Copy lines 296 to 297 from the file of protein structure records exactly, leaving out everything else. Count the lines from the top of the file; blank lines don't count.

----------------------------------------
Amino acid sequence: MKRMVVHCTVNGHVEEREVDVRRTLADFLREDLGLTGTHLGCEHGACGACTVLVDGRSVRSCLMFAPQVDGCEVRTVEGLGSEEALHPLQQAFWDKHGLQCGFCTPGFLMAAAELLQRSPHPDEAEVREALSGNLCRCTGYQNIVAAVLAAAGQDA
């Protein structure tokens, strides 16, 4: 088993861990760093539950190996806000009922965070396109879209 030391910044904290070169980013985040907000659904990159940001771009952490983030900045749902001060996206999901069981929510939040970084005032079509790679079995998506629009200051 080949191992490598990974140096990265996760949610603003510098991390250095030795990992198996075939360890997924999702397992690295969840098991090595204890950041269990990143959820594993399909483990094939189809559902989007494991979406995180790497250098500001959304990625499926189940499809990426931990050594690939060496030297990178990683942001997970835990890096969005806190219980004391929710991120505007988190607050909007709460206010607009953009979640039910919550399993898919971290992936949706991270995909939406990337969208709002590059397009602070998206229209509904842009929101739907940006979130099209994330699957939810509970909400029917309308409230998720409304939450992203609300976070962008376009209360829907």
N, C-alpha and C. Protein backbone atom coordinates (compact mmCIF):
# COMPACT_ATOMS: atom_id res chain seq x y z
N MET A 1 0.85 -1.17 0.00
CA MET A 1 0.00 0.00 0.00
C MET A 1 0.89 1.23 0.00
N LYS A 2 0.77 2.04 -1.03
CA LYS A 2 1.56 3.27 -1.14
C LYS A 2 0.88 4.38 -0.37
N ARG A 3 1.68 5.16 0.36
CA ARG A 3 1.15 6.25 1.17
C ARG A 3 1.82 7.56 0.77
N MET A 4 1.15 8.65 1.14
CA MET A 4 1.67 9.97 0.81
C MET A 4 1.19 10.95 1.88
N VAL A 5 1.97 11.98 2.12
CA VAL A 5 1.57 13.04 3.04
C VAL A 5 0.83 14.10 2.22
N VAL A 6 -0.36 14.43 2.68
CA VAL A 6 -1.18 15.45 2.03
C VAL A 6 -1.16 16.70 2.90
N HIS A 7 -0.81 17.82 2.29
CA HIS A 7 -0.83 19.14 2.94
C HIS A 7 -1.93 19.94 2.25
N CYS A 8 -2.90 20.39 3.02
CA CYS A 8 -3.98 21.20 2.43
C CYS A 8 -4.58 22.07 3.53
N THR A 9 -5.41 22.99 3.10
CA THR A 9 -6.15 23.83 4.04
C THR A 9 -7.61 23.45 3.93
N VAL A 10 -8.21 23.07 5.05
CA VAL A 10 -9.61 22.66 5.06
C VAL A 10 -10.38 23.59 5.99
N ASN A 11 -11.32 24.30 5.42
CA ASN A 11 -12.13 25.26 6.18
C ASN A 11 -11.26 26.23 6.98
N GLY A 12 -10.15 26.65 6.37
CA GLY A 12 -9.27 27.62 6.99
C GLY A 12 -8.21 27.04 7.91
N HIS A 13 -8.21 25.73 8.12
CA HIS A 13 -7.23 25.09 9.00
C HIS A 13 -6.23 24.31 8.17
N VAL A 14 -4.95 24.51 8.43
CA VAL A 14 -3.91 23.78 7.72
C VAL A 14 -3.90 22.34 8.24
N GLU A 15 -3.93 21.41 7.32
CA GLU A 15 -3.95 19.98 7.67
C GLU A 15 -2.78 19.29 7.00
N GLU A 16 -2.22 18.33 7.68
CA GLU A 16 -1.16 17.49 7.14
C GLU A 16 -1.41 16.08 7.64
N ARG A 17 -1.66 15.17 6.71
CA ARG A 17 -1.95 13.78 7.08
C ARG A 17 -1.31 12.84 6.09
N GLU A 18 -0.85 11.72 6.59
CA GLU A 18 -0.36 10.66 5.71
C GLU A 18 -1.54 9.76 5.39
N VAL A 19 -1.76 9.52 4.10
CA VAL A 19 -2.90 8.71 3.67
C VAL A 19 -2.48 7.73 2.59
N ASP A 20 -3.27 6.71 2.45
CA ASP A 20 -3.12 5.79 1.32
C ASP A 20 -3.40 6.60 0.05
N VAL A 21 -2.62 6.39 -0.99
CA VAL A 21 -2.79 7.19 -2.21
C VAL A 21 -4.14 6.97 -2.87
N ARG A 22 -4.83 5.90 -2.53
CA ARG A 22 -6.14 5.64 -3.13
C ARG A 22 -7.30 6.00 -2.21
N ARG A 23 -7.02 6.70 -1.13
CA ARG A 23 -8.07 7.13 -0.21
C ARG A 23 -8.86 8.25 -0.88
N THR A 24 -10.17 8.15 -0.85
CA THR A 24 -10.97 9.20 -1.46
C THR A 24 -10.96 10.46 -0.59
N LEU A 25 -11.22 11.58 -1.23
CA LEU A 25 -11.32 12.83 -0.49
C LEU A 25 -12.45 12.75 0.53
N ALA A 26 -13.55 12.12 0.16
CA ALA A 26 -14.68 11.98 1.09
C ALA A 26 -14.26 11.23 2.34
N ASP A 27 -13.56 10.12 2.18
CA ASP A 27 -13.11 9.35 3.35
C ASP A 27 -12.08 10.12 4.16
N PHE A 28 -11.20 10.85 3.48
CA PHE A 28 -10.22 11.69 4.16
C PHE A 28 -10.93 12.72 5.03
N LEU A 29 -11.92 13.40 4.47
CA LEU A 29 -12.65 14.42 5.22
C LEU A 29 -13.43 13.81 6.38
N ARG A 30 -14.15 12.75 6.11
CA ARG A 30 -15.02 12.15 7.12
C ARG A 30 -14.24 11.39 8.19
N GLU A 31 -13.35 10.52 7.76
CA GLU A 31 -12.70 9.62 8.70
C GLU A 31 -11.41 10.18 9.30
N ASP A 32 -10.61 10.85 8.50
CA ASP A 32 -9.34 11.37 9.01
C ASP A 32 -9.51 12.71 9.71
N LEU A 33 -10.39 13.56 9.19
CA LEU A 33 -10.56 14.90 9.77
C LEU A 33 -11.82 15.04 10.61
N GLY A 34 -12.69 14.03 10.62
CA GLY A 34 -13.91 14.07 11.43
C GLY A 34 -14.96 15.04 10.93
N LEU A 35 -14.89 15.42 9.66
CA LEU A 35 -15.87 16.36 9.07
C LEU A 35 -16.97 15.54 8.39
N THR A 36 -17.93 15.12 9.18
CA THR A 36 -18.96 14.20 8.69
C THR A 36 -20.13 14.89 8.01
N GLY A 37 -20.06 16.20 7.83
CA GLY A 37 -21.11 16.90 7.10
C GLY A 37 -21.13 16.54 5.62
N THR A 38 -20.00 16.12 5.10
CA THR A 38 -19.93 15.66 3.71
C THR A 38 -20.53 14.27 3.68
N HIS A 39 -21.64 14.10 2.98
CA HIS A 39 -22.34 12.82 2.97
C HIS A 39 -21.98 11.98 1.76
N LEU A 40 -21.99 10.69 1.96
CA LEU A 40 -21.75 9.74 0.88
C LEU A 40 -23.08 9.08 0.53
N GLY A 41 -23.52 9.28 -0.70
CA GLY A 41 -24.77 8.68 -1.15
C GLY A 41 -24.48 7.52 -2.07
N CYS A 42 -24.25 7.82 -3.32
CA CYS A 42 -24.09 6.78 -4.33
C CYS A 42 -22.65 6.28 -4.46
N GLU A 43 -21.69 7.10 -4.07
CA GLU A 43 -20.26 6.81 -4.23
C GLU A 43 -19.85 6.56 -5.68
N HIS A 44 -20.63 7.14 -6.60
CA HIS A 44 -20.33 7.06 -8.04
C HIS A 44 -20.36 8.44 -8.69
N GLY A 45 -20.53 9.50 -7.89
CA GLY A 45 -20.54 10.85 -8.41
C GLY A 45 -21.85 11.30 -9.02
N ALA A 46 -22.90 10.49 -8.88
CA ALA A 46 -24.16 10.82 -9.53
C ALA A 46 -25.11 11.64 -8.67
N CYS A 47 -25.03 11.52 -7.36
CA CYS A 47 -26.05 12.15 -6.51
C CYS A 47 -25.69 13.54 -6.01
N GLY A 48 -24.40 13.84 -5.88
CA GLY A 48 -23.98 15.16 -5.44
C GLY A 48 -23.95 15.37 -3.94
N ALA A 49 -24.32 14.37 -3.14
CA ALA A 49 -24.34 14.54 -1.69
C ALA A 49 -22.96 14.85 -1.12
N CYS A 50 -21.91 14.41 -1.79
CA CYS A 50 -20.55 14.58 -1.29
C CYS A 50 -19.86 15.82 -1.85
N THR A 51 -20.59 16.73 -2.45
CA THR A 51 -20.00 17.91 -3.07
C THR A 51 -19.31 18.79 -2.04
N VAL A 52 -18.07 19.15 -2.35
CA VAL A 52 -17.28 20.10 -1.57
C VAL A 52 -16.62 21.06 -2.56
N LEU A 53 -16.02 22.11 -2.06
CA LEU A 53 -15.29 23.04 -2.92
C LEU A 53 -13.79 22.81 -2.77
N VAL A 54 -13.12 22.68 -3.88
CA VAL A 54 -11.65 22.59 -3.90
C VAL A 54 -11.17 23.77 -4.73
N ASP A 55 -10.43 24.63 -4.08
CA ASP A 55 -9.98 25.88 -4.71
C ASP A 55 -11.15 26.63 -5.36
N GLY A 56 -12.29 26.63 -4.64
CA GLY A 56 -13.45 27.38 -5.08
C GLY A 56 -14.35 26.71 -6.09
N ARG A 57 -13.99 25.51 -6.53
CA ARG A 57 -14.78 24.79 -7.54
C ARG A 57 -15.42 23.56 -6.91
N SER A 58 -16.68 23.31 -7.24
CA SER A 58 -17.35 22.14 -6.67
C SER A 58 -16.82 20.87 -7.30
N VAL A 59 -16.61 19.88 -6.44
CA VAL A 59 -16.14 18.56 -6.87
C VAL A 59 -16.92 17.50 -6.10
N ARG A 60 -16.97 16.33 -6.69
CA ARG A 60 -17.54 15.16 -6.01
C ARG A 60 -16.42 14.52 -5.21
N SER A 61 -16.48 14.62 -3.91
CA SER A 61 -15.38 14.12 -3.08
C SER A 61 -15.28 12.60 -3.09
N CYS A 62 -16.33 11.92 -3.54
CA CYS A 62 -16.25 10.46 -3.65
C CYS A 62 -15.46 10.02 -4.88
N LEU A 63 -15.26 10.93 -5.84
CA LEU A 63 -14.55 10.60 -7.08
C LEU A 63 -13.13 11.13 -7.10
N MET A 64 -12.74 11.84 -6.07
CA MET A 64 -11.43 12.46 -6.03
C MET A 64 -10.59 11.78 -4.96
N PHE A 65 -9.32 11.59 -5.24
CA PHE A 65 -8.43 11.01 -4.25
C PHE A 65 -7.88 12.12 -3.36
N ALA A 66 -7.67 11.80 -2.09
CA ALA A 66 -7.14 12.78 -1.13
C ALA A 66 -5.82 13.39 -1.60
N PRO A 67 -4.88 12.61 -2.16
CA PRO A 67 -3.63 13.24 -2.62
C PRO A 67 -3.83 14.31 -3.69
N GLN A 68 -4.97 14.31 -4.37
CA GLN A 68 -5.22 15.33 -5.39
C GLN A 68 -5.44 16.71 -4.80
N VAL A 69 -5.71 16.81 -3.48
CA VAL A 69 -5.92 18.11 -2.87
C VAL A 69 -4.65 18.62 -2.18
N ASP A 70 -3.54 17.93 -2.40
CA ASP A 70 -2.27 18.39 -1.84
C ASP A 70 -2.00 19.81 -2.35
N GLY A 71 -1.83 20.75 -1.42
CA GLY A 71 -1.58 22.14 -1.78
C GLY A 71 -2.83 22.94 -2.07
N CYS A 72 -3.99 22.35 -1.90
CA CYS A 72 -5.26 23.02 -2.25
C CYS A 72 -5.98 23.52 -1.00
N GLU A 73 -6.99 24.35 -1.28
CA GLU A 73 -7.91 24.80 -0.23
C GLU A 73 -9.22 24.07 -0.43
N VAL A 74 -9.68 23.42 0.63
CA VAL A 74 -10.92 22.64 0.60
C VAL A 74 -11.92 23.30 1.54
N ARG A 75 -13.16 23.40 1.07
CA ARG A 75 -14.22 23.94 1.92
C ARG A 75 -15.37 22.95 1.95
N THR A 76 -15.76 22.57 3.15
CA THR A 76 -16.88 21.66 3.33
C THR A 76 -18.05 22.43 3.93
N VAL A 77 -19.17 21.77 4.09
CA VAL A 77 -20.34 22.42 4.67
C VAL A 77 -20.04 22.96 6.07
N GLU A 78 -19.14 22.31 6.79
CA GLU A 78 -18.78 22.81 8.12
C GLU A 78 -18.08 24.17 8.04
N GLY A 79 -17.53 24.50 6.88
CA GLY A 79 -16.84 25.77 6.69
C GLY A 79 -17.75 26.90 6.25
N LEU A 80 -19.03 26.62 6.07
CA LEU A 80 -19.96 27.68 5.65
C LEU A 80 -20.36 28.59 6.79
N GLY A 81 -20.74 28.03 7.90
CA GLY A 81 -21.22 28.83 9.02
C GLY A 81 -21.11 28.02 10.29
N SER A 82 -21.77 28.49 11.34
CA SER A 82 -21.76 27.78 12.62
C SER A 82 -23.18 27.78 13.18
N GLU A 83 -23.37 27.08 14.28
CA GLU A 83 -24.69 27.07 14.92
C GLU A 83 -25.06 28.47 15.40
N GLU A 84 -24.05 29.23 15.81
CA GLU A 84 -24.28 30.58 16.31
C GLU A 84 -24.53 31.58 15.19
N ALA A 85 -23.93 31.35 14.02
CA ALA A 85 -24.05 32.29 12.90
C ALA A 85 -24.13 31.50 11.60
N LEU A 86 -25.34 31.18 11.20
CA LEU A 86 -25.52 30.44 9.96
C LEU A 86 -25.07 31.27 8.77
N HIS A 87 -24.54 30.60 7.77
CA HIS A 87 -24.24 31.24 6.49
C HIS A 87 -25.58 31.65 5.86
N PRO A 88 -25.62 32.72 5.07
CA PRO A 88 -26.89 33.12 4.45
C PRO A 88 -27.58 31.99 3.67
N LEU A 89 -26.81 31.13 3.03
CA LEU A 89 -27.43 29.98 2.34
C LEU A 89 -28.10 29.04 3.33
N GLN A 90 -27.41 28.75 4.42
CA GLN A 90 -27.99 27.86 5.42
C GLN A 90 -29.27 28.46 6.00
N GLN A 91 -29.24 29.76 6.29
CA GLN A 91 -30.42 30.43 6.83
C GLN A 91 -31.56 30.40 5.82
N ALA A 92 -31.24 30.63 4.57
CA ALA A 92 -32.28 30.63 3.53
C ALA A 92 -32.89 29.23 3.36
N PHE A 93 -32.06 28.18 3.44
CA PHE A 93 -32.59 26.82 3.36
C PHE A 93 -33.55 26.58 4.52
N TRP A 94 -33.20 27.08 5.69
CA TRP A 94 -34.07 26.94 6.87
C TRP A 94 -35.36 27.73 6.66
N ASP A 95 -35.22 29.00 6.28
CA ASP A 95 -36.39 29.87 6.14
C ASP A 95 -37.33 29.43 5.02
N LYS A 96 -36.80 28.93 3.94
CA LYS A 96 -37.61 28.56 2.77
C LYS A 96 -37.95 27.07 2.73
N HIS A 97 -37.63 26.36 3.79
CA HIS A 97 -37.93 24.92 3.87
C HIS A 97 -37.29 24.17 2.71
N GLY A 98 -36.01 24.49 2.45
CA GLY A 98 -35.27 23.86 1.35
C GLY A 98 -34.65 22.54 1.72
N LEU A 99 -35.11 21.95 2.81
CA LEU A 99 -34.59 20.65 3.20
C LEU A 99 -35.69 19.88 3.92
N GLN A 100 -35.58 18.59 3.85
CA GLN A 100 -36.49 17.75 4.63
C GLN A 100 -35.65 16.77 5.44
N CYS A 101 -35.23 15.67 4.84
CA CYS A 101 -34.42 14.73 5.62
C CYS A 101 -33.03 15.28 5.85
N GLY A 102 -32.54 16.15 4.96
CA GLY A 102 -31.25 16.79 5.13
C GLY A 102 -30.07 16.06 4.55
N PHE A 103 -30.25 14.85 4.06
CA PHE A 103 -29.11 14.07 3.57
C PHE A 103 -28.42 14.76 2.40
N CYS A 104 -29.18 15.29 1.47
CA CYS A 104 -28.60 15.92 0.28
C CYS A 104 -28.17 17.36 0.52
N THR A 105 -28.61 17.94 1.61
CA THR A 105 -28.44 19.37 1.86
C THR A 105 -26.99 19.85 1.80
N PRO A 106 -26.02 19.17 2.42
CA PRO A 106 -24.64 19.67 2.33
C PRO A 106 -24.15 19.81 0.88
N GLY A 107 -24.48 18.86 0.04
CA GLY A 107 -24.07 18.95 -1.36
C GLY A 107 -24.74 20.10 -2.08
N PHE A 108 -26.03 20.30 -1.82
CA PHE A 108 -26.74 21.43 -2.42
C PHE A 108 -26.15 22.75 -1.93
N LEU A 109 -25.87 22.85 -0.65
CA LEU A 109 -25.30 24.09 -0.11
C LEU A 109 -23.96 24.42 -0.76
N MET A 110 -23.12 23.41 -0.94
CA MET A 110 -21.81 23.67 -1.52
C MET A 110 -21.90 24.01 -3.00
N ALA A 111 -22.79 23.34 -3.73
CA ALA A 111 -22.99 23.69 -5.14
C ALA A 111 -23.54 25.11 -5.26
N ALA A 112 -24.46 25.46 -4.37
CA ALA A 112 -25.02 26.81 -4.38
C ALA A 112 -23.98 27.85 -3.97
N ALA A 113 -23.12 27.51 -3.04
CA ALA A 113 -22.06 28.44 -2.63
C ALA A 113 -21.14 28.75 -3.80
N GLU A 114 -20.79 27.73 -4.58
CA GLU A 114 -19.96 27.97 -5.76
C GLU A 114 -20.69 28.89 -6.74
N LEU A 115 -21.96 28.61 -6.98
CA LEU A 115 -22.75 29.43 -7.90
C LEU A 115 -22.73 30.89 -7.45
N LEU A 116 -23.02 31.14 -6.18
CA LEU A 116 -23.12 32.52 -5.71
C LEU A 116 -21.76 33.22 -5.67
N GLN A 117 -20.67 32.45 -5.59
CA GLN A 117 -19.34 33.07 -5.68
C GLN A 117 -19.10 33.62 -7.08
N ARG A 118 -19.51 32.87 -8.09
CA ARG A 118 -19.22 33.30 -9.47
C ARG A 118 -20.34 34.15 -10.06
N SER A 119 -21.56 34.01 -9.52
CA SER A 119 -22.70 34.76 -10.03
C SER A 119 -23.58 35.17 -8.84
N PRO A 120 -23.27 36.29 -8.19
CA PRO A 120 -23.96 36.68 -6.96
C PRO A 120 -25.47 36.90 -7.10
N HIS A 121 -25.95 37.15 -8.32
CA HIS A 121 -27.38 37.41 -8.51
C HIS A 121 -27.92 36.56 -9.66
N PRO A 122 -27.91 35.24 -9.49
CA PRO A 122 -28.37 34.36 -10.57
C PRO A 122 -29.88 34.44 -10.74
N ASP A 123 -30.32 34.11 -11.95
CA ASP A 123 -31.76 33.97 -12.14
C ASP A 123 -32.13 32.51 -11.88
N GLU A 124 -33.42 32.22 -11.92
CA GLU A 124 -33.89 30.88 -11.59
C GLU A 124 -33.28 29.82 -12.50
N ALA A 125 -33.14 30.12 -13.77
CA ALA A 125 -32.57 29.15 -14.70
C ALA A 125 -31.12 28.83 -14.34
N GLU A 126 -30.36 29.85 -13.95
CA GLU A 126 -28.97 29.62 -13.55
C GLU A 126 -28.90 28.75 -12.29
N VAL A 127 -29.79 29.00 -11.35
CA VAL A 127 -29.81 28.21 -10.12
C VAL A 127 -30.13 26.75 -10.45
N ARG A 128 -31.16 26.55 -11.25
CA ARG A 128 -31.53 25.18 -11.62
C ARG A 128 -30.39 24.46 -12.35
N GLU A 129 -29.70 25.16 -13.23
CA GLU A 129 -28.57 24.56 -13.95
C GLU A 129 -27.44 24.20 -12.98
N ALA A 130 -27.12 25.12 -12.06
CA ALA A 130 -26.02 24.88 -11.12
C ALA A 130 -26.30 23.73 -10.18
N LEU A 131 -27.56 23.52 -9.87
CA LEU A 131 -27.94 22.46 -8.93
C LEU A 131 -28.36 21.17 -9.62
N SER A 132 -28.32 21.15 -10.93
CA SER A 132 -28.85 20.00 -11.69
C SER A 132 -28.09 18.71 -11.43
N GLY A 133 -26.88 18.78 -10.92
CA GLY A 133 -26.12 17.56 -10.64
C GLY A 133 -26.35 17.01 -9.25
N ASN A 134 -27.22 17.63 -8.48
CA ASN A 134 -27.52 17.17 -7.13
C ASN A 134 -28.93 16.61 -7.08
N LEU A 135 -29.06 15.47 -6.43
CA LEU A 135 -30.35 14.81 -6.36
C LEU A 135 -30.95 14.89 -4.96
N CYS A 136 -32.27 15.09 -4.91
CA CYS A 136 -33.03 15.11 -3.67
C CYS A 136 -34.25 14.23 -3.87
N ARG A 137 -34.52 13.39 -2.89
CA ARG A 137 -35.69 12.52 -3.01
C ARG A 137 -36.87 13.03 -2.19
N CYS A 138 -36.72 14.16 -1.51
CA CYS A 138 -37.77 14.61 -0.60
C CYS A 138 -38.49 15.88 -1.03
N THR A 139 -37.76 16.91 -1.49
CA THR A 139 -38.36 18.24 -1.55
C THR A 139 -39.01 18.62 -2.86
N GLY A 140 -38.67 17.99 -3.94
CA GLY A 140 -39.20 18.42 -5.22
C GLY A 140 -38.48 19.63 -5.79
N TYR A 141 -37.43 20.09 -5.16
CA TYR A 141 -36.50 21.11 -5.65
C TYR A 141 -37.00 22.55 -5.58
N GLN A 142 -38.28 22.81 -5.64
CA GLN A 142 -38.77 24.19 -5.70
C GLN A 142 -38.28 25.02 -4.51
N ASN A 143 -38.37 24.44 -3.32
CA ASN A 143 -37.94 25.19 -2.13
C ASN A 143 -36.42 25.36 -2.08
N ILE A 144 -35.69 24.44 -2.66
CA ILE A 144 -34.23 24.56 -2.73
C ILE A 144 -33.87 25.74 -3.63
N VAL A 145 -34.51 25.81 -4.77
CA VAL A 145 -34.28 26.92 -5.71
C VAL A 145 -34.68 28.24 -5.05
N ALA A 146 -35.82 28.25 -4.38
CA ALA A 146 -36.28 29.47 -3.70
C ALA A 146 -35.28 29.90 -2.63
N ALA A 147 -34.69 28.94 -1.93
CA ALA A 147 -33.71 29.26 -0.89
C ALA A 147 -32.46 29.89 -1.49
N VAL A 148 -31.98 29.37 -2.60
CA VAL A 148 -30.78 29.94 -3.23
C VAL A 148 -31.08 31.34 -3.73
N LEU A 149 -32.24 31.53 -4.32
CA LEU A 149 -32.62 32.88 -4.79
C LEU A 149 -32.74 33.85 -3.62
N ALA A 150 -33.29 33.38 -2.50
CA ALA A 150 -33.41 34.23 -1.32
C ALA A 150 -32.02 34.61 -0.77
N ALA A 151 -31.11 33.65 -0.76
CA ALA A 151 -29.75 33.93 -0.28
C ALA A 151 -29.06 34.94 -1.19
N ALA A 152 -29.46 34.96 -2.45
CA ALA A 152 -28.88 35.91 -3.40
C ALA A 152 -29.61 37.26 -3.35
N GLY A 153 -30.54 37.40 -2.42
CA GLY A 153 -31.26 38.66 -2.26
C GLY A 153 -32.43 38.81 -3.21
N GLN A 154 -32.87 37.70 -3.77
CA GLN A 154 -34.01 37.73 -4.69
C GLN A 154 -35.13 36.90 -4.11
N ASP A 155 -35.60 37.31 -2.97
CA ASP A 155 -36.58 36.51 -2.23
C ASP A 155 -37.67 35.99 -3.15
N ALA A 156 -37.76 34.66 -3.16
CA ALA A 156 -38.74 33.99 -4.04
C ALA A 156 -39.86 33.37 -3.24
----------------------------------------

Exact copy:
N GLY A 98 -36.01 24.49 2.45
CA GLY A 98 -35.27 23.86 1.35